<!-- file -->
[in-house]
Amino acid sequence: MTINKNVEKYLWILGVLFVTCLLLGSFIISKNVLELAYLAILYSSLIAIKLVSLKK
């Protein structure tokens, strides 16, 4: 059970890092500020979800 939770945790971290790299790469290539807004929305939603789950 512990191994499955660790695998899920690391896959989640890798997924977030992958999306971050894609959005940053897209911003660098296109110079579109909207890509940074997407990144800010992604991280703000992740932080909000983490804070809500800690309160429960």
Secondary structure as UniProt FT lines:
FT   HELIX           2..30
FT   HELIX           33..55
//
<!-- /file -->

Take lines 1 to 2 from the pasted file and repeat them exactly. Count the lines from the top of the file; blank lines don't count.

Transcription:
[in-house]
Amino acid sequence: MTINKNVEKYLWILGVLFVTCLLLGSFIISKNVLELAYLAILYSSLIAIKLVSLKK